Estimates vary, but even at a cautious guess, as an indigenous woman I am four times more likely to experience violence than my non-indigenous sisters. Fully 19% of the cases referenced by Paulson involve indigenous women as victims. But according to Statistics Canada, indigenous women and girls make up only 4% of the total Canadian female population. Let’s reflect on that. Even according to the figures presented by the RCMP, 4% of women are vulnerable to 19% of the violence. Paulson also talks about the “solve rate” for indigenous versus non-indigenous murders: they are similar. But we’re missing the point that the “solve rate” isn’t the only or most important thing.

“Solve rate” vs. Solutions

Injustice isn’t just “murders going unsolved.” Injustice is the substantiated fear and oppression that comes from knowing that as indigenous women, we are four times as likely to face this violence in our lives. Injustice is knowing that colonial institutions and society at large aren’t just ignoring the problem – they’re perpetuating it and benefiting from our subjugation.

Why aren’t journalists investigating the figures instead of dropping them into articles like pointless trivia? There are at least two answers, and neither of them is pretty: either journalistic integrity doesn’t matter, or journalists en masse are intentionally reinforcing and apologizing for the very colonial power structures that create the conditions for this violence to be perpetuated.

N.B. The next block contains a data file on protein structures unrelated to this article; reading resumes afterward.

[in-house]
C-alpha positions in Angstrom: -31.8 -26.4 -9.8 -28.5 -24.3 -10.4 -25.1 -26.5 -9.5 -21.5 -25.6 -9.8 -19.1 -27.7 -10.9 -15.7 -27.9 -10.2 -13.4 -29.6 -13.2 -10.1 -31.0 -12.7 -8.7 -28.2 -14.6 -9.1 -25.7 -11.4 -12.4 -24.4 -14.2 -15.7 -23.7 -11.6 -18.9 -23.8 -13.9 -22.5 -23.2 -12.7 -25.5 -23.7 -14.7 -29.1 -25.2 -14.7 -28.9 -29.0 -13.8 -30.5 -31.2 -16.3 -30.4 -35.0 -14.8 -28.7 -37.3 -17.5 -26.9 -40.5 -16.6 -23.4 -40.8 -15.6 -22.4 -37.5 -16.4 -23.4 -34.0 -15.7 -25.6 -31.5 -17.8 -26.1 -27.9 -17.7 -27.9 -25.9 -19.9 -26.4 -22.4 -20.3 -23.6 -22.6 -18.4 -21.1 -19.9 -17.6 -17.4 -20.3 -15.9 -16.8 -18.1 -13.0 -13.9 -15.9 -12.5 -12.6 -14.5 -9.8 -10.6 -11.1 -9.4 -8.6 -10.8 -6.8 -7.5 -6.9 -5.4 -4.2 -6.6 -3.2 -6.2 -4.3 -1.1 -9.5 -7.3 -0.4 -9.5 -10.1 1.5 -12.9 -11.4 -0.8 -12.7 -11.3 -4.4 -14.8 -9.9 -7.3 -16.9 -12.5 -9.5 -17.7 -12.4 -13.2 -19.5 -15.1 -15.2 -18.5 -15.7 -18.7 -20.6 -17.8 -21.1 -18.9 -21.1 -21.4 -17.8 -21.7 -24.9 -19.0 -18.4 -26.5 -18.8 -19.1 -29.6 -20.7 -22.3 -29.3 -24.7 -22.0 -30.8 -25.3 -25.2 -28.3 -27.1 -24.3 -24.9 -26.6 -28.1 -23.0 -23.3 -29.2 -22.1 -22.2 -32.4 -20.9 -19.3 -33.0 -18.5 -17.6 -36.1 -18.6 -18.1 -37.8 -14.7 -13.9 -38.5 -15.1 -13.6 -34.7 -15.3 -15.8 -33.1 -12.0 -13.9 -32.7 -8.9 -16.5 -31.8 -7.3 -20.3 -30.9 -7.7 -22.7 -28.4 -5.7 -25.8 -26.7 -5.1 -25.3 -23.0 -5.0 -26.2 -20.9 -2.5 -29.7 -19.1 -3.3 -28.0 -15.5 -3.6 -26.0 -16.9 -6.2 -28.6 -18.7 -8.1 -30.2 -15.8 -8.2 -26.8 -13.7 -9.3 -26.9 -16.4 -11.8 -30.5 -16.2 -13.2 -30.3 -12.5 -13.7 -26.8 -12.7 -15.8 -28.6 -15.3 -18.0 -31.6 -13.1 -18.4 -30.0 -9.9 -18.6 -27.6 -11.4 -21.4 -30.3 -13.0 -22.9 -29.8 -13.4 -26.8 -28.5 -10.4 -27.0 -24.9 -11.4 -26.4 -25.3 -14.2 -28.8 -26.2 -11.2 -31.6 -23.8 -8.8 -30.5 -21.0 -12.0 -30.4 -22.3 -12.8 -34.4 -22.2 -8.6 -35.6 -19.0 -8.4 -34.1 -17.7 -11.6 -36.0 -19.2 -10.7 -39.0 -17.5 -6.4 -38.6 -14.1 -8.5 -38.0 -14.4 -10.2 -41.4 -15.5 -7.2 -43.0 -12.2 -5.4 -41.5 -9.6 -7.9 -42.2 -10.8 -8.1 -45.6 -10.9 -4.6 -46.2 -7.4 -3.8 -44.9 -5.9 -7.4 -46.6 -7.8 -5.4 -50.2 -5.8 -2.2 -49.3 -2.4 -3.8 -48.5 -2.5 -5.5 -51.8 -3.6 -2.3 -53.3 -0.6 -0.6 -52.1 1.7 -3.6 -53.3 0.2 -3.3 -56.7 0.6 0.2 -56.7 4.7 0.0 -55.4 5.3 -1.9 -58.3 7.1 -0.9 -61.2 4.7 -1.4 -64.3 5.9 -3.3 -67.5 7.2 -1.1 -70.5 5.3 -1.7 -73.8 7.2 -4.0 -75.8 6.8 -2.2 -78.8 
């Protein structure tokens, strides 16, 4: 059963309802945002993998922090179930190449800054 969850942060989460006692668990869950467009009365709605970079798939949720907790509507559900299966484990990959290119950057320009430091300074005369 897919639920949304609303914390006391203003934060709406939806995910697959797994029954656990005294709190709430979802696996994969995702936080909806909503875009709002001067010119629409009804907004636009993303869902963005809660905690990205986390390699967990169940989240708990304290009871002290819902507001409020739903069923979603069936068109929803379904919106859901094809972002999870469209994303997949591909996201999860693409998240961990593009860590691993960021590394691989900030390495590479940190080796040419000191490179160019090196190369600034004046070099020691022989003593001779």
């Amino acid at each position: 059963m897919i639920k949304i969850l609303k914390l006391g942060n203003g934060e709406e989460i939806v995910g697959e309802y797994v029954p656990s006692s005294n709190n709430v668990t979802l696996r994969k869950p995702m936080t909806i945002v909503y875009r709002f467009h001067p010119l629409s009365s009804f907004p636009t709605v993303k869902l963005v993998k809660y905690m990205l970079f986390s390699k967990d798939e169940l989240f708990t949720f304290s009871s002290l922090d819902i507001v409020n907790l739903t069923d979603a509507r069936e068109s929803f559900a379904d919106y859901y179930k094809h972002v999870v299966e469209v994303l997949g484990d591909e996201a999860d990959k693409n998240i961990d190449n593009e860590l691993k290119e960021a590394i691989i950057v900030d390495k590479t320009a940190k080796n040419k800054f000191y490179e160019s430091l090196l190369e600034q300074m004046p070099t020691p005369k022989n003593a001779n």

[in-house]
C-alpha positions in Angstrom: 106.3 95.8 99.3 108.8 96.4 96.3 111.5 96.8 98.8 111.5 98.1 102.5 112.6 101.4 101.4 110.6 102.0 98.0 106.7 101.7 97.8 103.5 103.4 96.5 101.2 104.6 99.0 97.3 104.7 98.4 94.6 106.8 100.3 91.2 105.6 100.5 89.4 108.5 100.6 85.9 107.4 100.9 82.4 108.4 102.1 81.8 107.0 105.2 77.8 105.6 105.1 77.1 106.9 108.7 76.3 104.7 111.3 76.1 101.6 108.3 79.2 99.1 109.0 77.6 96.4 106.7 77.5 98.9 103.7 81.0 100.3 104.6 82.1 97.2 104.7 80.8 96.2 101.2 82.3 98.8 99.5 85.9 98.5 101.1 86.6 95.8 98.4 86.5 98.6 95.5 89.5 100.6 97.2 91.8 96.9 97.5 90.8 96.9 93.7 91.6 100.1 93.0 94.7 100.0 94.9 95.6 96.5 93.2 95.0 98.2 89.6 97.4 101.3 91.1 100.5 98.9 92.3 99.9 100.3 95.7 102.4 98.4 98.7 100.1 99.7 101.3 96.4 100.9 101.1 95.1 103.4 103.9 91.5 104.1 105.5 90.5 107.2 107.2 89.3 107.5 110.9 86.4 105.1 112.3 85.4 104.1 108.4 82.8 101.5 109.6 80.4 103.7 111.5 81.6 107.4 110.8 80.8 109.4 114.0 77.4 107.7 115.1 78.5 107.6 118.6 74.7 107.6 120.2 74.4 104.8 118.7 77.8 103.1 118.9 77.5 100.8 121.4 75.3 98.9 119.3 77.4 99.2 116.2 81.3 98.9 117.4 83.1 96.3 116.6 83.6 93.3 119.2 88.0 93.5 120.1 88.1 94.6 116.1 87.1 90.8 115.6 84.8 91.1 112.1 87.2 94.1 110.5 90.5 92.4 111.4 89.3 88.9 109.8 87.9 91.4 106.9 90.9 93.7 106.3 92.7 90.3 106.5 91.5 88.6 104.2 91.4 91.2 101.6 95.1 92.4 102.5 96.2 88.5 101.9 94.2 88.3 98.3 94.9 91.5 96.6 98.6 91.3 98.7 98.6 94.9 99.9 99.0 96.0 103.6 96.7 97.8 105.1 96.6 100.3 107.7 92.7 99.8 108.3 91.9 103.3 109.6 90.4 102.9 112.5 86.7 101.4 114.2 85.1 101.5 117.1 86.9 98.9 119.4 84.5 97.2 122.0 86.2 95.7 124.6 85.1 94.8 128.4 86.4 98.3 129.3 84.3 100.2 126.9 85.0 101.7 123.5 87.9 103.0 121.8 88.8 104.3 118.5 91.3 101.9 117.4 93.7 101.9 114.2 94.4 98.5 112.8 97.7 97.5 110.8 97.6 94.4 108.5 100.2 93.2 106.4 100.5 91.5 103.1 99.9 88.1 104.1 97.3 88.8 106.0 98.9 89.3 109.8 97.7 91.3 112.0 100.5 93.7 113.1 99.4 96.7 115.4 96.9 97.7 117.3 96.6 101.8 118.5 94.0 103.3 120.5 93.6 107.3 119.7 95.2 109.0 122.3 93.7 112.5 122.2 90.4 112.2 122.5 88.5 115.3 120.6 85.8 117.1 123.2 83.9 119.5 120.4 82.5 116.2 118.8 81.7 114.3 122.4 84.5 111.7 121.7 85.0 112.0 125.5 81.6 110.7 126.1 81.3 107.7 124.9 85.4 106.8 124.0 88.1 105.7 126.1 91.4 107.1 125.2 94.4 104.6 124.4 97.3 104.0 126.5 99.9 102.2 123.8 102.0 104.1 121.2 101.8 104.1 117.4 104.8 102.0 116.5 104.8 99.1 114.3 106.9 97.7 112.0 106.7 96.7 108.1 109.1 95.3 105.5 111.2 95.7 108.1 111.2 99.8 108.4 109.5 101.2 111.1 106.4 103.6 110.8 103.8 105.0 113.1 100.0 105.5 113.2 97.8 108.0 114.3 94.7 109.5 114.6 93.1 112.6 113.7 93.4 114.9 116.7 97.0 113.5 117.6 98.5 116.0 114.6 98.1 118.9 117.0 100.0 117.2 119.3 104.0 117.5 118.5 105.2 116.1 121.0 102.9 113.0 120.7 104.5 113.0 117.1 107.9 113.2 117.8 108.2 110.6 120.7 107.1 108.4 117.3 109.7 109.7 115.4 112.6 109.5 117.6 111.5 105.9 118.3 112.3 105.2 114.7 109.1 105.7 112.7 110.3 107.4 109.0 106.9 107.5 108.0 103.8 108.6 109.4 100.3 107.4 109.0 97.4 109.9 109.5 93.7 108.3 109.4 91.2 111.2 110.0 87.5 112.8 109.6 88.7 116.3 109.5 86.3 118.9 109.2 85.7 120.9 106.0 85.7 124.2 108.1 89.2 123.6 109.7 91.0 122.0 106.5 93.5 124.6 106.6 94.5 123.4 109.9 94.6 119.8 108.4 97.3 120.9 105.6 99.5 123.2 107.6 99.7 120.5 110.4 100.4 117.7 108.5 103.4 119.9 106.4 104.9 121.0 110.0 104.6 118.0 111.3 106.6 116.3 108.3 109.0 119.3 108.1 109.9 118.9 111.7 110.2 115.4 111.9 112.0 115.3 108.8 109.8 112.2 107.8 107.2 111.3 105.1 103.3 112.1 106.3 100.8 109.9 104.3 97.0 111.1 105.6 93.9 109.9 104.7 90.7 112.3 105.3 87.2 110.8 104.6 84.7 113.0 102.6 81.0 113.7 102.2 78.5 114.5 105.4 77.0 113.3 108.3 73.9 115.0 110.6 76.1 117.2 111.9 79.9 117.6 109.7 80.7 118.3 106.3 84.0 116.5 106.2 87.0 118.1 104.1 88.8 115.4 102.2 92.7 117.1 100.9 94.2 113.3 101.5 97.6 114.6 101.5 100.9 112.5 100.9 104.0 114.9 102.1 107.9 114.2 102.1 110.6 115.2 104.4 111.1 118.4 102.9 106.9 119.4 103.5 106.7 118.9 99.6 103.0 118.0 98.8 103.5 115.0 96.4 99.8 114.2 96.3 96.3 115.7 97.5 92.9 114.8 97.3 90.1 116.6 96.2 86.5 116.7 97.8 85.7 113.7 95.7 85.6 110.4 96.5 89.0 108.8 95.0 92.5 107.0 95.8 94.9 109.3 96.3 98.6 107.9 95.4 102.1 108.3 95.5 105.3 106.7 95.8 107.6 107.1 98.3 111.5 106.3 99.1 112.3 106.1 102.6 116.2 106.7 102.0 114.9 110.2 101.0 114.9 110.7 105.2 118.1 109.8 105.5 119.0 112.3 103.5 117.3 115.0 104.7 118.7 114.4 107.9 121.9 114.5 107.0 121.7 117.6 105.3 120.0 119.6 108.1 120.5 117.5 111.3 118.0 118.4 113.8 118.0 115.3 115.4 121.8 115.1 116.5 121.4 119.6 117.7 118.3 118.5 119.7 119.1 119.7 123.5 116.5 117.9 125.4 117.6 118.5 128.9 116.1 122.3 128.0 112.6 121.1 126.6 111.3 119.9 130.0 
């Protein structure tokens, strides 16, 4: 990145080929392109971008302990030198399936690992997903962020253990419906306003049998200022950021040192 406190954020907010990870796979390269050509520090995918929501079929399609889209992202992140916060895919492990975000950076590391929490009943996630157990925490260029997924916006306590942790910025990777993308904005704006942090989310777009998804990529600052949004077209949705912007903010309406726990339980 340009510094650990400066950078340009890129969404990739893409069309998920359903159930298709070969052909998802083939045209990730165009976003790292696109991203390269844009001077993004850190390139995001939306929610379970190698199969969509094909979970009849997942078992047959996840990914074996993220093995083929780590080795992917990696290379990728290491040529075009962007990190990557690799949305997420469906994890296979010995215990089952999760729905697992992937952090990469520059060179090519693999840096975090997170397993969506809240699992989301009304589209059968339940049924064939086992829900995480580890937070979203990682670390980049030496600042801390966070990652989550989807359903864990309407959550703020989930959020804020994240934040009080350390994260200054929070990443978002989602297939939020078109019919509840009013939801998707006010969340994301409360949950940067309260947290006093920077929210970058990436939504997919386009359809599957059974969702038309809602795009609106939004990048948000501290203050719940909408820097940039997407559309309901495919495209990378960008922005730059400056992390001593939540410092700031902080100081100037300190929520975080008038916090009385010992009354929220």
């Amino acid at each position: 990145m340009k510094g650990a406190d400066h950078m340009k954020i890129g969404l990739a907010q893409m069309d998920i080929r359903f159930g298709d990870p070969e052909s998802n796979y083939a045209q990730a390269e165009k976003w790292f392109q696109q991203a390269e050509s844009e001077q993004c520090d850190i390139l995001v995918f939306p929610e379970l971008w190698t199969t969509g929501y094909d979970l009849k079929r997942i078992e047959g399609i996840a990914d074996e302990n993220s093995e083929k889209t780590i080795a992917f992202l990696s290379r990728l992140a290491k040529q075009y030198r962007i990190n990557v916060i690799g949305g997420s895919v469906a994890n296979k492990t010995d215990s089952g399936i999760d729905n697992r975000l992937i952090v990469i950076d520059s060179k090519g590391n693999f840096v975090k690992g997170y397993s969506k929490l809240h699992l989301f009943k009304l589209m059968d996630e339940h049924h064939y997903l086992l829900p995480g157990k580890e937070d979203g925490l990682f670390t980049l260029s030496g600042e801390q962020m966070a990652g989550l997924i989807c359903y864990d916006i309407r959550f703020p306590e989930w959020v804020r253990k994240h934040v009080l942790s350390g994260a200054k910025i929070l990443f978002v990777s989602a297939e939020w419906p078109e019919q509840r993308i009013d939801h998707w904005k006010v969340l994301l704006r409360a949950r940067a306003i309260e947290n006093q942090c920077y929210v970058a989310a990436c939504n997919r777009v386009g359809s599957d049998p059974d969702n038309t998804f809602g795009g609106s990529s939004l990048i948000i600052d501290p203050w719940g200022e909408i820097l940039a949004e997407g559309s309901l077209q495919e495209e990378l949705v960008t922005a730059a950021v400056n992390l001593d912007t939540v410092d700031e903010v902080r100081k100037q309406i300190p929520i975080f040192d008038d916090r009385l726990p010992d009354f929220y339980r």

In either scenario, journalism is complicit in the problem. It commodifies the violence. It chooses the voices that are privileged. It chooses the data presented and the context given for those data. And in choosing not to be bold or critical or to investigate the facts and figures, journalists enact the oppression they write about when they cover stories like this one.

You might argue it’s not the place of mainstream media to instigate social change. Maybe you’re right. But I refuse to passively accept that mainstream media should submit to being a tool of oppression that reinforces the disproportionate violence that pervades the lives of indigenous women and girls in this country.